Patricia Collins

Patricia Collins stands on rocks at Cattle Point in 2019
Patricia often returns to Victoria to enjoy the ocean views (pictured here at Cattle Point in 2019)

A pivotal email at a pivotal time

In July 2020, Patricia Collins sat on a rocky section of the beach at Cadboro Bay, calmed by the familiar scene of ocean, sailboats and mountain ranges. It was the kind of summer day in Victoria that makes you wonder why you would ever leave this place. Which was hard for Patricia, because her car was packed full with belongings from the condo she had just sold. A pay-cut during the pandemic had been the catalyst that broke one more tie with this city she loved so much.

Patricia had lived in Victoria until she was eleven, and moved back here as soon as possible to attend the University of Victoria. Over the next decade, she completed a Bachelor’s in Chemistry, a post-graduate teaching diploma and a Master’s in Earth and Ocean Sciences—all through UVic. Although her life and career was now in Fort McMurray, she held on to her property in Victoria and returned every summer to connect with family, friends and former professors. With a second wave of the pandemic on its way, Patricia wasn’t sure when she would next visit. She sipped on her tea, looked out to the horizon, and—in that moment—decided to focus on looking forward, not back.

The email

Just then, a notification showed on her phone—a new email from the University of Victoria. Patricia opened and scanned the message, which was an appeal for alumni to contribute to research projects through the Research Accelerator Fund. Over the years, Patricia had donated to student awards, outreach programs in science and education, even the Indigenous Language Revitalization program. She gave mostly because she’d received a scholarship as an undergrad and it had made such a difference to her success. Until now, she hadn’t considered supporting research.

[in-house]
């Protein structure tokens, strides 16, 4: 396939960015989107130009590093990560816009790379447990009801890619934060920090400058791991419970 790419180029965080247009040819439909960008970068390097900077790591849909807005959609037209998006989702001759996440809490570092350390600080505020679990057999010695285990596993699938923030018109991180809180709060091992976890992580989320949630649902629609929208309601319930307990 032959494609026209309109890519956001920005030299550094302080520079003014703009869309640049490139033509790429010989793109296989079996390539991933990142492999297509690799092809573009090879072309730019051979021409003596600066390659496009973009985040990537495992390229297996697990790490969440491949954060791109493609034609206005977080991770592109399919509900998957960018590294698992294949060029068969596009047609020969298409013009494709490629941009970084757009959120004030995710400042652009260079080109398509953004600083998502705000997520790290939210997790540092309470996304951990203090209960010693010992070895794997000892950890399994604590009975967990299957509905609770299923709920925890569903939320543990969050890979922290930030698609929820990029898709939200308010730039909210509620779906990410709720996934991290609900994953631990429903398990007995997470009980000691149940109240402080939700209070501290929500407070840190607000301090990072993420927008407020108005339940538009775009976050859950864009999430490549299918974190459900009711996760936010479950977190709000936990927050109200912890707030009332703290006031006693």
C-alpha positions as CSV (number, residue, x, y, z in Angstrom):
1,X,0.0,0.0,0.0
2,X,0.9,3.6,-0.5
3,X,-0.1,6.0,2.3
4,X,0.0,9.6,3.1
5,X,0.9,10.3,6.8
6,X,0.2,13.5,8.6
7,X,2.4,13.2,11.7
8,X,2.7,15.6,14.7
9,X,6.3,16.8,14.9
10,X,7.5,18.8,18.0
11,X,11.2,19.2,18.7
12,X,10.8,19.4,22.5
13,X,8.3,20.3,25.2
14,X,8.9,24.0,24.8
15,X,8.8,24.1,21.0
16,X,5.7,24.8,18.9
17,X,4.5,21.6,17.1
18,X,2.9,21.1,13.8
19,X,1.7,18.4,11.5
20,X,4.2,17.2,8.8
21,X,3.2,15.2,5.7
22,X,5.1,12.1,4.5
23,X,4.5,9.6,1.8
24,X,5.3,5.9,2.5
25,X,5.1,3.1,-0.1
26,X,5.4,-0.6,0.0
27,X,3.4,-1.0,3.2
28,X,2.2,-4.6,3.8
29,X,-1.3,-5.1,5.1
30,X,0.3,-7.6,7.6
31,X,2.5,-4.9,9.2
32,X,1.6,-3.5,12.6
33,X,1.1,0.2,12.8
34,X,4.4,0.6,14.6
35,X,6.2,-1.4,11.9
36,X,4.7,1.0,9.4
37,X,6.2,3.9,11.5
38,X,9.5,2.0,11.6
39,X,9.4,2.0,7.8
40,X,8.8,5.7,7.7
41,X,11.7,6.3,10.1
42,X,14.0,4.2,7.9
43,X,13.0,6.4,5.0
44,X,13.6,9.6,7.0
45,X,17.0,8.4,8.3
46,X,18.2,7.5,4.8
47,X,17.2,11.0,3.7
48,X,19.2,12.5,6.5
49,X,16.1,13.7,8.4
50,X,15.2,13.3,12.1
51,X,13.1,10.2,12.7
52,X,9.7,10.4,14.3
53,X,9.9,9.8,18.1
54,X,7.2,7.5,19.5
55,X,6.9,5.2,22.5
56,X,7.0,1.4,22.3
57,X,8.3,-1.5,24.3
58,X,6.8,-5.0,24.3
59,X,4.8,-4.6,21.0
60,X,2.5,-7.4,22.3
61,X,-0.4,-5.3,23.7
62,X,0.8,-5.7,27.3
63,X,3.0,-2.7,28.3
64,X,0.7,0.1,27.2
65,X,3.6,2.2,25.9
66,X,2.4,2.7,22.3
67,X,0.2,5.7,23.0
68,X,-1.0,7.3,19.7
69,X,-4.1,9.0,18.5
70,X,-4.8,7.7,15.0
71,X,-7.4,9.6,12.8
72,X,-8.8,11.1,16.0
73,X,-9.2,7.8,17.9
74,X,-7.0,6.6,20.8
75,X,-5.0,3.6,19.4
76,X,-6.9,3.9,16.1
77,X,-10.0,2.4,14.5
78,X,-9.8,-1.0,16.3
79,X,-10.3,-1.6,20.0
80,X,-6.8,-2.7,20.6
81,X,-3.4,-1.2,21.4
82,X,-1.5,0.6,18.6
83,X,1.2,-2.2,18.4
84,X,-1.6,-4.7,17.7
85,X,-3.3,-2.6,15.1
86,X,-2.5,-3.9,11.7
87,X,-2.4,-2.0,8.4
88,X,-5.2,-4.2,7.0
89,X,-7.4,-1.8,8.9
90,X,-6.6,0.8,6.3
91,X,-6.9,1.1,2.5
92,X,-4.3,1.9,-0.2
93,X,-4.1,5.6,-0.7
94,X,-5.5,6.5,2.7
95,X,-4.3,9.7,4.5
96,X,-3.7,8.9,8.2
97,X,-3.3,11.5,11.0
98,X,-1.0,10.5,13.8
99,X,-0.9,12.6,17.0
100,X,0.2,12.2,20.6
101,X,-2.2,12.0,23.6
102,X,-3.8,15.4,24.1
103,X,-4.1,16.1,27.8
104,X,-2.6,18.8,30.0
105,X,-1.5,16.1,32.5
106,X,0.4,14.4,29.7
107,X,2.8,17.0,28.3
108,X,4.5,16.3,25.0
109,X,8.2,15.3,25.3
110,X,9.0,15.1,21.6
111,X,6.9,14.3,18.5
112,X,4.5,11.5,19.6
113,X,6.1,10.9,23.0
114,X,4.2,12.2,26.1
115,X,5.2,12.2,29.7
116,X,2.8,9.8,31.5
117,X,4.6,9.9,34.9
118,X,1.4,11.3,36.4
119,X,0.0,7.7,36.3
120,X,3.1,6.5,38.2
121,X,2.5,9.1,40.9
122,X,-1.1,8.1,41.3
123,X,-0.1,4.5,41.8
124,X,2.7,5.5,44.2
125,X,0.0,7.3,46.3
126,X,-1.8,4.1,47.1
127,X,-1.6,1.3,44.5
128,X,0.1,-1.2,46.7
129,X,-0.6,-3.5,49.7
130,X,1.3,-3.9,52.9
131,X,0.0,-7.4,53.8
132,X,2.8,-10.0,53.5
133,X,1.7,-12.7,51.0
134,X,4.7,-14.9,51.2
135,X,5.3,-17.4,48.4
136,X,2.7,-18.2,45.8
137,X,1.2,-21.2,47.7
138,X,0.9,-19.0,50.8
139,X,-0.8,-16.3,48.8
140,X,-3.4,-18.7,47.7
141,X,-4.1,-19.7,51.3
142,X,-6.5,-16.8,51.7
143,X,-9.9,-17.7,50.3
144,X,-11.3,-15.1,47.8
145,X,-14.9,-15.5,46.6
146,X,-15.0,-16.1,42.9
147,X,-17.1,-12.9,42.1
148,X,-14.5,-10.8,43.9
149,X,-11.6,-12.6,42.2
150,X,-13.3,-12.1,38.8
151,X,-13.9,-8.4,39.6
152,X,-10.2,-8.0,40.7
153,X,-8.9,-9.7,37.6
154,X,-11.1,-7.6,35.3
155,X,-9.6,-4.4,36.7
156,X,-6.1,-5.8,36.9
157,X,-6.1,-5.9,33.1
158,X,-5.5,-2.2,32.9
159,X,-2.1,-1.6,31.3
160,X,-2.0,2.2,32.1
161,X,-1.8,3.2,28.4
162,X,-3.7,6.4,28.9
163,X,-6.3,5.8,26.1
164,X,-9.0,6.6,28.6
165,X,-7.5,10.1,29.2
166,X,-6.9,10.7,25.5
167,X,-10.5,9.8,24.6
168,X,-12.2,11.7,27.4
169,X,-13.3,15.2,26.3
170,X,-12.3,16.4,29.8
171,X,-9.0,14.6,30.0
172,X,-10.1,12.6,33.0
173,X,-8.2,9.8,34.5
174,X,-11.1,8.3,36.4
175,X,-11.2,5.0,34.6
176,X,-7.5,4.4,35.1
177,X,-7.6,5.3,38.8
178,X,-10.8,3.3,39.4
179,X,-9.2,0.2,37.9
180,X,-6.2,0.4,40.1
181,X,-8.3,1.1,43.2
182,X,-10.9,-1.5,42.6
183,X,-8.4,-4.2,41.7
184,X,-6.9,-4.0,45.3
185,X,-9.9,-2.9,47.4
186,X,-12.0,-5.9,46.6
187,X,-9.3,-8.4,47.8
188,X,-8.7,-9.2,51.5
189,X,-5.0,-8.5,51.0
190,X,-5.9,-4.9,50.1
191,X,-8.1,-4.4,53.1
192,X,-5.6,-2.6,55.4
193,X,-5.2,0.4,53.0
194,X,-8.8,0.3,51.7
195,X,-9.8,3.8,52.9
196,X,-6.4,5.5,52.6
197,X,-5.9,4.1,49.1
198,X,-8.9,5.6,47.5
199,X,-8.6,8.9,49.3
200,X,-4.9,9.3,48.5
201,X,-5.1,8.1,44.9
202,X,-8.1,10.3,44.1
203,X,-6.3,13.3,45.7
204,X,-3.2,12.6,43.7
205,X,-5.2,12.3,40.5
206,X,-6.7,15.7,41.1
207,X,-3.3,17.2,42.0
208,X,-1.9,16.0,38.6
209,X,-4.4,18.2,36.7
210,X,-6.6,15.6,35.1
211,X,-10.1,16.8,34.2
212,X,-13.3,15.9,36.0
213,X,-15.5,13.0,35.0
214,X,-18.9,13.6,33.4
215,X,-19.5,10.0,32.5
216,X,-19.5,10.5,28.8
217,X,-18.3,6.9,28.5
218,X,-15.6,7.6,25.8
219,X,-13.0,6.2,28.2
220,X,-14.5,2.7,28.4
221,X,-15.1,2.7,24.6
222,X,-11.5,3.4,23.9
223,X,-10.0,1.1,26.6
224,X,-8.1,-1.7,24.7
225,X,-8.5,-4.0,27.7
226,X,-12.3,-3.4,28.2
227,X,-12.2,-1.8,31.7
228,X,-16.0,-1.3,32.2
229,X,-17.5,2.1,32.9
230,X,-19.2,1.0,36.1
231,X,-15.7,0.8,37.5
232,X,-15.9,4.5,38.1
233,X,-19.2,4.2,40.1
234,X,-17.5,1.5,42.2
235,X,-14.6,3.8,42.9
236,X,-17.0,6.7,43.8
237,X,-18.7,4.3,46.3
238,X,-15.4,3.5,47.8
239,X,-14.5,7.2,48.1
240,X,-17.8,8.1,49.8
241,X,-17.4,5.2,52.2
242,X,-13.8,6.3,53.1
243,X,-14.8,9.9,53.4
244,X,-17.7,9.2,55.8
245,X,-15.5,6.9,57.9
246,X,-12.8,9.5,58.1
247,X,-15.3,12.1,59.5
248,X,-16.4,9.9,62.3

Why support a research seed fund?

It made sense to her in so many ways. She loved being immersed in the research environment as a graduate student. She admired the way her supervisors had juggled lab work, teaching and managing research budgets. But she also saw how much work they put into obtaining funding. Patricia could appreciate how the new UVic seed fund would help researchers get projects off the ground. She knew of many researchers at UVic seeking creative solutions to problems. This email spoke of a way to pool resources from many—to help give researchers a clearer path forward.

Hope and community

But more importantly, the email spoke to Patricia about hope and community, at a time when she really needed that message. She didn’t want to sever all ties to Victoria. Making this gift offered her a new way to maintain connection, and a way to contribute to something positive during this time.

Patricia was feeling sad that the pandemic had upended her life. At that moment her clearest thought was “I just want this to end”. She wanted to help bring the suffering to a close quicker, not only for her, but everyone impacted. And she felt the email was showing her a way. She clicked on the link and made a donation.

Patricia Collins sitting at the UVic fountain in her convocation regalia in 1997
Patricia Collins on her convocation day at UVic in 1997